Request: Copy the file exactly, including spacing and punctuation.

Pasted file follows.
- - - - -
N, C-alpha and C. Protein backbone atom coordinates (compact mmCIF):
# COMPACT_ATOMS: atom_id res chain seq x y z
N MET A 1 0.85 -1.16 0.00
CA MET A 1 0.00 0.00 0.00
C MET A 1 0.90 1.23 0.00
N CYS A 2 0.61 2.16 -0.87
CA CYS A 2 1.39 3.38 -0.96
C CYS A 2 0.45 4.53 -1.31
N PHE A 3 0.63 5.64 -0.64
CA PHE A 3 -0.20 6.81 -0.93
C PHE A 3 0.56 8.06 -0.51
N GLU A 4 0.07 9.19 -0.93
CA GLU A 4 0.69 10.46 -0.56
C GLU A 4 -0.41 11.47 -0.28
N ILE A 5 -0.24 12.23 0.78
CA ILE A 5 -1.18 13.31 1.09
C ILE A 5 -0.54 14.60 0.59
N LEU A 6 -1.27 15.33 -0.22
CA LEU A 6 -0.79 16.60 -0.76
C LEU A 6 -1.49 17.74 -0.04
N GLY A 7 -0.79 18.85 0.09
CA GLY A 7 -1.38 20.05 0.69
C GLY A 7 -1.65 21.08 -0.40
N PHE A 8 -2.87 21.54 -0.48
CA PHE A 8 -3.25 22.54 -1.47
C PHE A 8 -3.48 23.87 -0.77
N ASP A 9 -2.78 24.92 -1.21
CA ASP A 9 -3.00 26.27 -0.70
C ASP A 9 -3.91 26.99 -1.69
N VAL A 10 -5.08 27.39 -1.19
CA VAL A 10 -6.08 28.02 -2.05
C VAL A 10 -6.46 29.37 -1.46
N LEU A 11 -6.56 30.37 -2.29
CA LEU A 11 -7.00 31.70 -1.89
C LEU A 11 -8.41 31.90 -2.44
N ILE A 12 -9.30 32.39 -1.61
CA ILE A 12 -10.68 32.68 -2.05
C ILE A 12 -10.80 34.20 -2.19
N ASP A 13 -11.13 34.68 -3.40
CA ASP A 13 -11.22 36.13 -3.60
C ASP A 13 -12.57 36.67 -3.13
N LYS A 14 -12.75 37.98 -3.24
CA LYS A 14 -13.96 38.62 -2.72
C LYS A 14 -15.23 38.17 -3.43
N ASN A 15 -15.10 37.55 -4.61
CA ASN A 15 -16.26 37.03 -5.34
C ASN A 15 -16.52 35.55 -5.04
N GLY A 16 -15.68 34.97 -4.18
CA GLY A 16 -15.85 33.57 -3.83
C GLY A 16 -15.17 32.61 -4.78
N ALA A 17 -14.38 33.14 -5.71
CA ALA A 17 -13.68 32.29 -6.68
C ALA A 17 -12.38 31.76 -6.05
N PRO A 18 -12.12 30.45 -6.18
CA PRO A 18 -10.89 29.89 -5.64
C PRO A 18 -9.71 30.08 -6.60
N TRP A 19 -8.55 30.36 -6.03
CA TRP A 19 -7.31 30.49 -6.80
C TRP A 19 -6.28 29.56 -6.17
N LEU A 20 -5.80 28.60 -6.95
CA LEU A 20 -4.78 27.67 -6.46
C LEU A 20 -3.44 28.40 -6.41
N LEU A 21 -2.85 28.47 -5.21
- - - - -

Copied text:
N, C-alpha and C. Protein backbone atom coordinates (compact mmCIF):
# COMPACT_ATOMS: atom_id res chain seq x y z
N MET A 1 0.85 -1.16 0.00
CA MET A 1 0.00 0.00 0.00
C MET A 1 0.90 1.23 0.00
N CYS A 2 0.61 2.16 -0.87
CA CYS A 2 1.39 3.38 -0.96
C CYS A 2 0.45 4.53 -1.31
N PHE A 3 0.63 5.64 -0.64
CA PHE A 3 -0.20 6.81 -0.93
C PHE A 3 0.56 8.06 -0.51
N GLU A 4 0.07 9.19 -0.93
CA GLU A 4 0.69 10.46 -0.56
C GLU A 4 -0.41 11.47 -0.28
N ILE A 5 -0.24 12.23 0.78
CA ILE A 5 -1.18 13.31 1.09
C ILE A 5 -0.54 14.60 0.59
N LEU A 6 -1.27 15.33 -0.22
CA LEU A 6 -0.79 16.60 -0.76
C LEU A 6 -1.49 17.74 -0.04
N GLY A 7 -0.79 18.85 0.09
CA GLY A 7 -1.38 20.05 0.69
C GLY A 7 -1.65 21.08 -0.40
N PHE A 8 -2.87 21.54 -0.48
CA PHE A 8 -3.25 22.54 -1.47
C PHE A 8 -3.48 23.87 -0.77
N ASP A 9 -2.78 24.92 -1.21
CA ASP A 9 -3.00 26.27 -0.70
C ASP A 9 -3.91 26.99 -1.69
N VAL A 10 -5.08 27.39 -1.19
CA VAL A 10 -6.08 28.02 -2.05
C VAL A 10 -6.46 29.37 -1.46
N LEU A 11 -6.56 30.37 -2.29
CA LEU A 11 -7.00 31.70 -1.89
C LEU A 11 -8.41 31.90 -2.44
N ILE A 12 -9.30 32.39 -1.61
CA ILE A 12 -10.68 32.68 -2.05
C ILE A 12 -10.80 34.20 -2.19
N ASP A 13 -11.13 34.68 -3.40
CA ASP A 13 -11.22 36.13 -3.60
C ASP A 13 -12.57 36.67 -3.13
N LYS A 14 -12.75 37.98 -3.24
CA LYS A 14 -13.96 38.62 -2.72
C LYS A 14 -15.23 38.17 -3.43
N ASN A 15 -15.10 37.55 -4.61
CA ASN A 15 -16.26 37.03 -5.34
C ASN A 15 -16.52 35.55 -5.04
N GLY A 16 -15.68 34.97 -4.18
CA GLY A 16 -15.85 33.57 -3.83
C GLY A 16 -15.17 32.61 -4.78
N ALA A 17 -14.38 33.14 -5.71
CA ALA A 17 -13.68 32.29 -6.68
C ALA A 17 -12.38 31.76 -6.05
N PRO A 18 -12.12 30.45 -6.18
CA PRO A 18 -10.89 29.89 -5.64
C PRO A 18 -9.71 30.08 -6.60
N TRP A 19 -8.55 30.36 -6.03
CA TRP A 19 -7.31 30.49 -6.80
C TRP A 19 -6.28 29.56 -6.17
N LEU A 20 -5.80 28.60 -6.95
CA LEU A 20 -4.78 27.67 -6.46
C LEU A 20 -3.44 28.40 -6.41
N LEU A 21 -2.85 28.47 -5.21